At first the couple rejected the idea but as Carolyn became increasingly ill, it suddenly became their only option.
David, along with four members of Carolyn's family, including her father and brother, volunteered to be tested to see if they could donate.
Unusually, David turned out to be a good match and Carolyn's cousin also offered a section of his lung.
'We had to take a gamble on live donation because I might have got to the stage where I was too sick to have a transplant from a donor – live or dead,' says Carolyn.
'Both David and my cousin agreed – after counselling – that they were prepared to risk their lives to save mine. Both were desperate to see me living a normal life.'
Pioneer: Sir Magdi Yacoub, Carolyn's surgeon during her lung surgery, is one of Britain's experts on organ transplants
David adds: 'I had watched her deteriorate and it was enough for me to do something about it. The risks were there, but there was no question I would donate.'
The pioneering surgery, carried out by Professor Sir Magdi Yacoub, one of the world's leading transplant surgeons, was hugely controversial because so many patients had died during previous procedures.
In fact the operation has subsequently been suspended in Britain because of the risks. Today, Carolyn is regarded as something of a medical miracle because she is one of only four patients who underwent the procedure in the UK and survived.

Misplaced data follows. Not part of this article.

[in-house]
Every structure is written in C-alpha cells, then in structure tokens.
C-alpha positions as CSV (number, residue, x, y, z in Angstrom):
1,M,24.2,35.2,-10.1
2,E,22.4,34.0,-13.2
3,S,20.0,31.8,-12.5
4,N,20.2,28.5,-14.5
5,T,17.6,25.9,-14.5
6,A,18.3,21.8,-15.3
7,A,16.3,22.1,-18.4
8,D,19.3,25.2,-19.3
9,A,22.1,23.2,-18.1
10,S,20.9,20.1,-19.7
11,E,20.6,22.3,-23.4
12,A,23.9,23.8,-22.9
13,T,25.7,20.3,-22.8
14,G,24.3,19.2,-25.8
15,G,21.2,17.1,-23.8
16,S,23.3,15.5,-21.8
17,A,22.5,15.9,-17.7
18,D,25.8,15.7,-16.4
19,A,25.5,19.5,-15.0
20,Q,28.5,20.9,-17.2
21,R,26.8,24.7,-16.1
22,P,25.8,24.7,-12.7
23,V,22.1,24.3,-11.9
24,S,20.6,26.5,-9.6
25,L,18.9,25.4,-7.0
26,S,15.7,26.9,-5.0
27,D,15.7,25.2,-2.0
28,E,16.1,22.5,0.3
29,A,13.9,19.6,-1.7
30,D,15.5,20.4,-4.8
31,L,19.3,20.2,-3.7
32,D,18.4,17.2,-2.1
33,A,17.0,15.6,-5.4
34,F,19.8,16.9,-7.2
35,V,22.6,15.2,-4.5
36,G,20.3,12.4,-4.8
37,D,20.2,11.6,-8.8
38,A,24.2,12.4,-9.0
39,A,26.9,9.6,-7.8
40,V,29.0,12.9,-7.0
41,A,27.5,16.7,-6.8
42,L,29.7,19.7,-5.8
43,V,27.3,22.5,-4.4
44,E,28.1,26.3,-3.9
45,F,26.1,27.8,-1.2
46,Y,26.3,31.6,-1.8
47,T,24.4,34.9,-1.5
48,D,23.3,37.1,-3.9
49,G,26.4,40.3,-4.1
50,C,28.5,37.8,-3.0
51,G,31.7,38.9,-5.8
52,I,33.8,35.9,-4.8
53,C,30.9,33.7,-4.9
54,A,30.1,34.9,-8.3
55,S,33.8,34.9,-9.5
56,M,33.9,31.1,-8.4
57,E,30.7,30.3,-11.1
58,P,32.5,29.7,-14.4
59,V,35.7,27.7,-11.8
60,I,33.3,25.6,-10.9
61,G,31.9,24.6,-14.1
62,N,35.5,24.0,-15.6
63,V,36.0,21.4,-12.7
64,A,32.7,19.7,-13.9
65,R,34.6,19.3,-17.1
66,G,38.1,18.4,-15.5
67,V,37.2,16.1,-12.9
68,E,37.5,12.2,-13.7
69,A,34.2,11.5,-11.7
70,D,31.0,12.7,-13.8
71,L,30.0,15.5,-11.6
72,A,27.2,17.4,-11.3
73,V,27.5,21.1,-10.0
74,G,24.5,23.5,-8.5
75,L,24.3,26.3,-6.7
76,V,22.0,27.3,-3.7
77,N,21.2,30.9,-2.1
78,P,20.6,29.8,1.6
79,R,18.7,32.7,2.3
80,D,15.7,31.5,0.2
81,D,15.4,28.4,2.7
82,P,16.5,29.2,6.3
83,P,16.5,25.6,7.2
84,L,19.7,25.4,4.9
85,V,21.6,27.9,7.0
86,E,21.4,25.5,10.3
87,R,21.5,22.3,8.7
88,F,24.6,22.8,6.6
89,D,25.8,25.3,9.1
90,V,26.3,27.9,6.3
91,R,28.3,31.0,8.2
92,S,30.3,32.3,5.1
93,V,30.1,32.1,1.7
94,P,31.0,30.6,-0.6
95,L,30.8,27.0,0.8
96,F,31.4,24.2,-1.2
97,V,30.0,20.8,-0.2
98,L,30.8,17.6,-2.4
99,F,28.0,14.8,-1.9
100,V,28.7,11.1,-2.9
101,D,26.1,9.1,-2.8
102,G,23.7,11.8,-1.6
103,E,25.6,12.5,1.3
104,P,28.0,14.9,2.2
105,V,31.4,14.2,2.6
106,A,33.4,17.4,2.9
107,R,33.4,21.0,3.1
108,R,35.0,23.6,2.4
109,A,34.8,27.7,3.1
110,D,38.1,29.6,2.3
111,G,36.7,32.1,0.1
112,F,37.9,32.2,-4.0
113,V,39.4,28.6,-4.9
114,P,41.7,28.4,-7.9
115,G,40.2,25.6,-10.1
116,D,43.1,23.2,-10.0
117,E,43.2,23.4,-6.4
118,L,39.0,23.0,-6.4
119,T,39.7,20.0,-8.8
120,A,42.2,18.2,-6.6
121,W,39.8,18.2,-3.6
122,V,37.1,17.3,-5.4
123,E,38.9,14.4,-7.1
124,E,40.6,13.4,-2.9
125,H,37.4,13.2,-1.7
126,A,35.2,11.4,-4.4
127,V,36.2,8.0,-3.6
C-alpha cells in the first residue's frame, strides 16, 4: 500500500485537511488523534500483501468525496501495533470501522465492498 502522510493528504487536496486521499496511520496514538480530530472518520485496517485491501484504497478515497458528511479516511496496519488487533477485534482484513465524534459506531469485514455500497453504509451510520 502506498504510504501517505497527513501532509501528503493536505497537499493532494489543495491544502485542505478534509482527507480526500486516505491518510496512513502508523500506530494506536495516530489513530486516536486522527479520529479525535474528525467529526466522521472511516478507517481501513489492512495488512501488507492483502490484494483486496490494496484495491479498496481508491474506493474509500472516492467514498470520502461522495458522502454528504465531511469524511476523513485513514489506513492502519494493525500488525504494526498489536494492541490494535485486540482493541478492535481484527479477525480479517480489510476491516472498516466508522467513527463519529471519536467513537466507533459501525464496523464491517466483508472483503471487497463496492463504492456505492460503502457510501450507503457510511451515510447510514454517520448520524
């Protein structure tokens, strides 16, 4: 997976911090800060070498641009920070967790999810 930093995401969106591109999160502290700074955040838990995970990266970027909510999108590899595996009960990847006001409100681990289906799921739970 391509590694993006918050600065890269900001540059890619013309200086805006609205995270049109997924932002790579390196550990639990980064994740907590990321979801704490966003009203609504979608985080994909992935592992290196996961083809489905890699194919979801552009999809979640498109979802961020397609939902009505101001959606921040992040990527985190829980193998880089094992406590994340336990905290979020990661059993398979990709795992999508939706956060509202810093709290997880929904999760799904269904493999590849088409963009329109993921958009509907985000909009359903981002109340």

Only about 50 per cent of any lung transplant patients are still alive after ten years, so the fact she has survived 13 years with very limited problems makes her tale all the more remarkable. Carolyn's lungs function perfectly and she has near-normal breathing.
However, she has needed to take powerful drugs to suppress her immune system and prevent her body from rejecting the new organ. She still also has the digestive problems associated with cystic fibrosis and must take daily enzymes and immuno-suppressive drugs that have had an effect on other organs.
About five per cent of those who have lung transplants go on to suffer kidney damage because of these drugs.